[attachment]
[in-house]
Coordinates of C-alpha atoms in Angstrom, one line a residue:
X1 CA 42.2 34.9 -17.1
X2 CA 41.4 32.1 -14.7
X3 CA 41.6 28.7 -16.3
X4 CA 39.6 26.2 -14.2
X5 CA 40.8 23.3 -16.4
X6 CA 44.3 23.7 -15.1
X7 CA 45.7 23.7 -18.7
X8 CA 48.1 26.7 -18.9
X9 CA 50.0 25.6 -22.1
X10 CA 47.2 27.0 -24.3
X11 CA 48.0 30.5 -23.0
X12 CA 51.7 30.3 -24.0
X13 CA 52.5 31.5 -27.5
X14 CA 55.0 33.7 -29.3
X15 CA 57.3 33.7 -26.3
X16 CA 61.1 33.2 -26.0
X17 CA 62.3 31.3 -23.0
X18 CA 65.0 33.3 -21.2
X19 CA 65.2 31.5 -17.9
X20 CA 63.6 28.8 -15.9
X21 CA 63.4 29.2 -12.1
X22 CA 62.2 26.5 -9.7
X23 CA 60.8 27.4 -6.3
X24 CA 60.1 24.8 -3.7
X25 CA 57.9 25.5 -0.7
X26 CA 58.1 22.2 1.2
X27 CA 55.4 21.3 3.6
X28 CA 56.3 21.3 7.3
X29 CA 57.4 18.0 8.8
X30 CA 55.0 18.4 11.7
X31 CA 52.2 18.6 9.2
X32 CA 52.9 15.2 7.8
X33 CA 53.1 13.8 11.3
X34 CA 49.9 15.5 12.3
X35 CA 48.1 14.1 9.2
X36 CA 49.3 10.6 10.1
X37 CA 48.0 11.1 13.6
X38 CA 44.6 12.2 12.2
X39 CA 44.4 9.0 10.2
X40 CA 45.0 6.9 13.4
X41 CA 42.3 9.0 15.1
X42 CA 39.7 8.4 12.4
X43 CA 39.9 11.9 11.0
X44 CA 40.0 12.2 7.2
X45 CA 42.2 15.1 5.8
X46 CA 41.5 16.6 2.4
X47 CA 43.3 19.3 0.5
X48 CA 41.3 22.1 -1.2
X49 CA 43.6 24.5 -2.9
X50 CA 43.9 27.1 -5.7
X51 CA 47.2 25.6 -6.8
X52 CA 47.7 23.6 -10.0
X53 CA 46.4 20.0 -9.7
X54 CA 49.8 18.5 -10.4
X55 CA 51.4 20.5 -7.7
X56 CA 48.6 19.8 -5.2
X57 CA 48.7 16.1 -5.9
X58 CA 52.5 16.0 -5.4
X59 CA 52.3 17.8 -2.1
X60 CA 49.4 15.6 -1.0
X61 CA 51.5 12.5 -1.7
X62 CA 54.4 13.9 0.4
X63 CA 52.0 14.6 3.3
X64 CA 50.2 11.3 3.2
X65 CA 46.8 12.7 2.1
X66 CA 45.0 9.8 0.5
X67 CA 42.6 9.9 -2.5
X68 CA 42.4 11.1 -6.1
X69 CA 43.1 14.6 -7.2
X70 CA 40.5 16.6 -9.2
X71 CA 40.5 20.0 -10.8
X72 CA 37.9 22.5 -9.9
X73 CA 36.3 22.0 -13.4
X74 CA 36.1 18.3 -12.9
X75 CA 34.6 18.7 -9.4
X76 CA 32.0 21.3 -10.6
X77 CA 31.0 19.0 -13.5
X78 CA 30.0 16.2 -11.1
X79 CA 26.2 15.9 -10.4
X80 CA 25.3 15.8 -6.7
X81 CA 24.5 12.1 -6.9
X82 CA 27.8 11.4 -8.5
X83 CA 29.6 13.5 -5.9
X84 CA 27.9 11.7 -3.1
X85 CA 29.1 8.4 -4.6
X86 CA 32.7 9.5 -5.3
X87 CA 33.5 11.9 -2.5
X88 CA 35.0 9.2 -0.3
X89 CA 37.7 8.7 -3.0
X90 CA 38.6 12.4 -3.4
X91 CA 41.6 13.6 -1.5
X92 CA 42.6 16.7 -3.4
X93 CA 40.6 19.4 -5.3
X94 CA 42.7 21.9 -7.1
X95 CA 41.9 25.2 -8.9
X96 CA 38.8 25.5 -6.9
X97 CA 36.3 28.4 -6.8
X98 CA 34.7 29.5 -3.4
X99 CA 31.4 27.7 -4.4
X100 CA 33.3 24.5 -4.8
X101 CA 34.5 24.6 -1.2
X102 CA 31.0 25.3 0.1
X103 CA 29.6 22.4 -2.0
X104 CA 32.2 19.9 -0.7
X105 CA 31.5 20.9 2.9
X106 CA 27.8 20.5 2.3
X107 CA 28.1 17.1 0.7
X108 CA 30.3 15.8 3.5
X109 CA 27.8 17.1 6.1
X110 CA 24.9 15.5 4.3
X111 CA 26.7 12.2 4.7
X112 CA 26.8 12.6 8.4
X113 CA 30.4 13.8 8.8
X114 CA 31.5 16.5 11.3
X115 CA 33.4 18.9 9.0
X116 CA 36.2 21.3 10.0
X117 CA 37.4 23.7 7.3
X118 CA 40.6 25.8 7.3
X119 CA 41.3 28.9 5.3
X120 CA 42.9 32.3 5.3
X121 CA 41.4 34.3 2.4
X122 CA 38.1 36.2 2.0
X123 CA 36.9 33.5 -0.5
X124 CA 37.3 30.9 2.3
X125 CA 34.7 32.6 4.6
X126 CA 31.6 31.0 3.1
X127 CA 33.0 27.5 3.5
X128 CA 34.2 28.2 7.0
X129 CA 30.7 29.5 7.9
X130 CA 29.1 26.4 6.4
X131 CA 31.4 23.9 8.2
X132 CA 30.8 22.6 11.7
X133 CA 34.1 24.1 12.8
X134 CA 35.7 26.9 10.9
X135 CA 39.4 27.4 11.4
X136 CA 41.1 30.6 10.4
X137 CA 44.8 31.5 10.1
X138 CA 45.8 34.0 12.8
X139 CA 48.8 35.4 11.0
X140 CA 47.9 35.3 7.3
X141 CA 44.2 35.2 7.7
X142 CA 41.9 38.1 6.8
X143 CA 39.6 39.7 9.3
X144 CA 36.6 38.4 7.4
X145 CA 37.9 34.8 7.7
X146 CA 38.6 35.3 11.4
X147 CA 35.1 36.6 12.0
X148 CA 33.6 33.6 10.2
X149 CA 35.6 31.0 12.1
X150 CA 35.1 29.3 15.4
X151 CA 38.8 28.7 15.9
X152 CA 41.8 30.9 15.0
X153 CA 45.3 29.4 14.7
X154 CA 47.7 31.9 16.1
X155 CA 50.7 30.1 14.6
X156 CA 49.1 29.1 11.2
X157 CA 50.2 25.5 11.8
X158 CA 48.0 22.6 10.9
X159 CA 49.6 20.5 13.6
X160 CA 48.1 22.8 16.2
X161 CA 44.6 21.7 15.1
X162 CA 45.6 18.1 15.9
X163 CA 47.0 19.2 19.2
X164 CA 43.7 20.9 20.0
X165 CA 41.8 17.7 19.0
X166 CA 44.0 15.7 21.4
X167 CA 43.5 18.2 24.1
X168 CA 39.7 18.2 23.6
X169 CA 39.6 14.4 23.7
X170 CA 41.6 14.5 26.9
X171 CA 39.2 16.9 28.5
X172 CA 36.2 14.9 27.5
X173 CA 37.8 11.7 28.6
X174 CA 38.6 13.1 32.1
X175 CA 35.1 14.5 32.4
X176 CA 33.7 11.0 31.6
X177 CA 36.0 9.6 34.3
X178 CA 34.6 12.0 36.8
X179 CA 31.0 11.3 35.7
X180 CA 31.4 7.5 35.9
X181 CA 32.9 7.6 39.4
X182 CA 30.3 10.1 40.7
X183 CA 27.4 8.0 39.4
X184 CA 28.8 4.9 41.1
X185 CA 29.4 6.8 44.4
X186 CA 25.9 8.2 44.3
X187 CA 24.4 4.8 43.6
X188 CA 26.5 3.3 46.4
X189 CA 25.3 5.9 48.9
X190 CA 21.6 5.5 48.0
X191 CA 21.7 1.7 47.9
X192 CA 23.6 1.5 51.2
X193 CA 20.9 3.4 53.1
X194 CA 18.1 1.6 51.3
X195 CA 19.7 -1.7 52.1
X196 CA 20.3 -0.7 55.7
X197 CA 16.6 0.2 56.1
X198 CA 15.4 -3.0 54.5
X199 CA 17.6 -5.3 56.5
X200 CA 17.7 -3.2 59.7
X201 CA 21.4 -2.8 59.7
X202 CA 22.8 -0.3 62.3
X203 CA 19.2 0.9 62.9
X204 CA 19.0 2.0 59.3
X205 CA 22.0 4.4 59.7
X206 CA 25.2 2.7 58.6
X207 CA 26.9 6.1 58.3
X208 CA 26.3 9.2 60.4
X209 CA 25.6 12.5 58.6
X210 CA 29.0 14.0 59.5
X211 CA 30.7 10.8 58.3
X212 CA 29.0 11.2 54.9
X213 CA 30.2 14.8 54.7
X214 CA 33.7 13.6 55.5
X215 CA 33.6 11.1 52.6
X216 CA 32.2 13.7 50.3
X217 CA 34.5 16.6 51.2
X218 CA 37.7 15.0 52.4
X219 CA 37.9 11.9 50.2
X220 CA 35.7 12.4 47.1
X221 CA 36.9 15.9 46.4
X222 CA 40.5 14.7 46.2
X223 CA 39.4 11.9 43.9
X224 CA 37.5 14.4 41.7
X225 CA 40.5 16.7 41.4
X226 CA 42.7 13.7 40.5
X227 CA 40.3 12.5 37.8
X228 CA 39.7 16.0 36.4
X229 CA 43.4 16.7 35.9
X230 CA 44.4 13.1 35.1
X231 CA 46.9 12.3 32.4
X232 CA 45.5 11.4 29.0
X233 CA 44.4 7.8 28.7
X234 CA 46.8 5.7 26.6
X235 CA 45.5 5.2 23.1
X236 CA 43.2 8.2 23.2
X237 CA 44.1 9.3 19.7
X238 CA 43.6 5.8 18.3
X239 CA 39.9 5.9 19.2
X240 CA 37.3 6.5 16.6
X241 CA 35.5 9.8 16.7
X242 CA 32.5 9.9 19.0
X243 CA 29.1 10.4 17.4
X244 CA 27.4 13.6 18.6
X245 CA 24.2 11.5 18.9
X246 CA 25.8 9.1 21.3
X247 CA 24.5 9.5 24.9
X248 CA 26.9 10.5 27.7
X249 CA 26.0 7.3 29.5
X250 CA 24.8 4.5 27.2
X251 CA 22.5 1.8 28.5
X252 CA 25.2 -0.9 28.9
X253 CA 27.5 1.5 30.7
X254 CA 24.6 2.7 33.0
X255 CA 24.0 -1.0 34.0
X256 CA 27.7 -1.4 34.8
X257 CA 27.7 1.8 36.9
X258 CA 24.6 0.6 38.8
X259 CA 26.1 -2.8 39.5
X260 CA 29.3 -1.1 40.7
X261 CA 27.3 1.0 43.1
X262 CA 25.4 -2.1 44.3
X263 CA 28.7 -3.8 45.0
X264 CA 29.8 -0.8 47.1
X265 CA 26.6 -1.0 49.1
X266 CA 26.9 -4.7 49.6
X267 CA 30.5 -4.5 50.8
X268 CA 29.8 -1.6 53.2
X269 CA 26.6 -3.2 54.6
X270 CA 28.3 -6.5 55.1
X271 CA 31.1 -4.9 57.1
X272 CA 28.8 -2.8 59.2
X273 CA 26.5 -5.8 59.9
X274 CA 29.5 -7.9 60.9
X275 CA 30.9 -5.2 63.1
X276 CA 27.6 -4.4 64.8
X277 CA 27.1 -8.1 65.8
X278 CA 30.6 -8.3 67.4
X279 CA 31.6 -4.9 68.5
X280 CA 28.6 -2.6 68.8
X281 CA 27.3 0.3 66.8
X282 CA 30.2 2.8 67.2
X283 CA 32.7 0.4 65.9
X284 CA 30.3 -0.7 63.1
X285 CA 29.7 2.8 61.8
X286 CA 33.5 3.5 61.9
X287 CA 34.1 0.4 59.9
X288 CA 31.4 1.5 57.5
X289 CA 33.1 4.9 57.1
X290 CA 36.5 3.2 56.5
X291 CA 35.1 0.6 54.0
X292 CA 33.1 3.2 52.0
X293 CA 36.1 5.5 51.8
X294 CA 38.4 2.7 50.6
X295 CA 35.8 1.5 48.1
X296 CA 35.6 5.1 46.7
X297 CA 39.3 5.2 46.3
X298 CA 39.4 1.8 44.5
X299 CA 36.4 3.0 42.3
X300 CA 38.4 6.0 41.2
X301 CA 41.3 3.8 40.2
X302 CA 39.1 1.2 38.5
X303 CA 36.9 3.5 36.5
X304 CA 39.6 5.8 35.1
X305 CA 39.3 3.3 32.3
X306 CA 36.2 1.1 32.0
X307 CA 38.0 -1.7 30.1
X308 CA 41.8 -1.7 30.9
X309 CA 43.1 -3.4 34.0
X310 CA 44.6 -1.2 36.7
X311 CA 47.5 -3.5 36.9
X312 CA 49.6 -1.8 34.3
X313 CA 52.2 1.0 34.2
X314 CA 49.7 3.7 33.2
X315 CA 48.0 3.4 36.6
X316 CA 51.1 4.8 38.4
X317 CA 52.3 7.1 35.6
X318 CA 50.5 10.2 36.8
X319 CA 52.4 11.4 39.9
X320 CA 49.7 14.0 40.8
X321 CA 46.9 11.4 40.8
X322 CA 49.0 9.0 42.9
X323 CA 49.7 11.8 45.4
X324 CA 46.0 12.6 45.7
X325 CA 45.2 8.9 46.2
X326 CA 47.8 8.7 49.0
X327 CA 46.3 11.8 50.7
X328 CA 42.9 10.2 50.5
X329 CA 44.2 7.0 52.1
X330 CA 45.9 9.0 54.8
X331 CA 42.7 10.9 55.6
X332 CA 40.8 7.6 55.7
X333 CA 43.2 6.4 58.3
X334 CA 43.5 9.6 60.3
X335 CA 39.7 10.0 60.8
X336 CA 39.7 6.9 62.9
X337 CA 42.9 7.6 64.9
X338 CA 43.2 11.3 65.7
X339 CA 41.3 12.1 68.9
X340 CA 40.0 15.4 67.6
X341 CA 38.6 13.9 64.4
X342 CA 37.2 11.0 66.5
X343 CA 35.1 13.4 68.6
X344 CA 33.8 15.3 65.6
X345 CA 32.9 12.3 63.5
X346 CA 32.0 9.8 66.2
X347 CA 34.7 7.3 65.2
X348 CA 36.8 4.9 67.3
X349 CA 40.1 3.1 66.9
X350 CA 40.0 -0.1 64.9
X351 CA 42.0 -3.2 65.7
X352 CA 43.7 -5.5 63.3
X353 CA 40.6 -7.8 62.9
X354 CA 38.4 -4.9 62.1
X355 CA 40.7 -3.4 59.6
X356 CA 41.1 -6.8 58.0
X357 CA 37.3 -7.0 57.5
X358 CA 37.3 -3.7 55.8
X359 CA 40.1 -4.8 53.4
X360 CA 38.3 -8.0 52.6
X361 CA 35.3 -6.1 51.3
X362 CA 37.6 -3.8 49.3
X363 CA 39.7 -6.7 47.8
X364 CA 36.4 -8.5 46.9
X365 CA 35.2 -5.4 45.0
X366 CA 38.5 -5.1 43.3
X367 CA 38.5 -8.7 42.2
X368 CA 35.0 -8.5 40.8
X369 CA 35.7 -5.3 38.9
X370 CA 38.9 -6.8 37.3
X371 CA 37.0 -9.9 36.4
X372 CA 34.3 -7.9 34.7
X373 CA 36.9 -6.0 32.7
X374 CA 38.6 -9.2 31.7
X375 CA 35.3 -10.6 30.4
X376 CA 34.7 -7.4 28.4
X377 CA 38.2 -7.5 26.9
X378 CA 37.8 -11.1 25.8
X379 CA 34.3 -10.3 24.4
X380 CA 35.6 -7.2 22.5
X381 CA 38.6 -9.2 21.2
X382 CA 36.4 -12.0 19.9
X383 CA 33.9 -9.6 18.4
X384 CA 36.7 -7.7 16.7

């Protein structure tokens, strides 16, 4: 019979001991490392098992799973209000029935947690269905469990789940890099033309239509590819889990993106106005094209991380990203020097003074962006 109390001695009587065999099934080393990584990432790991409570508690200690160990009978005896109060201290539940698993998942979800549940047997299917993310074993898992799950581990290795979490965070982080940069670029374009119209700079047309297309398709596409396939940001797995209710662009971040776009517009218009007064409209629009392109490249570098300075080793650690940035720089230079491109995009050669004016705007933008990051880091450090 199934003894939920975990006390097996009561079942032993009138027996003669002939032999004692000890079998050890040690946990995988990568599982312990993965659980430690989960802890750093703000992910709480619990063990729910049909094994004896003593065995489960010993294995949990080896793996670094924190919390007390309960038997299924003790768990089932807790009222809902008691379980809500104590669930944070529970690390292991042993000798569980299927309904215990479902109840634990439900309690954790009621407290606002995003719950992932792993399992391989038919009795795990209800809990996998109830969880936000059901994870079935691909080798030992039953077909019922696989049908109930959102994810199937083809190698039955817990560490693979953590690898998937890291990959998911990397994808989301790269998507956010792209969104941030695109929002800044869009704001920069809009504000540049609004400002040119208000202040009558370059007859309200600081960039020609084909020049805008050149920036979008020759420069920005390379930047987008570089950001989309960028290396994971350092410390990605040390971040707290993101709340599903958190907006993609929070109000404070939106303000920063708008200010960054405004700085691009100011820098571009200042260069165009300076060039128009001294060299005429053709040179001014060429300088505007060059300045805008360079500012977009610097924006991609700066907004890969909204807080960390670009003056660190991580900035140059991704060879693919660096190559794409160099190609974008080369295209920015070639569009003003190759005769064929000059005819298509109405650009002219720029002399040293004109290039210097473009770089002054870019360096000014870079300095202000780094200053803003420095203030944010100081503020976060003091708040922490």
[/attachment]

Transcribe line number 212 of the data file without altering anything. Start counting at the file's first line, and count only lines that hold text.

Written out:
X210 CA 29.0 14.0 59.5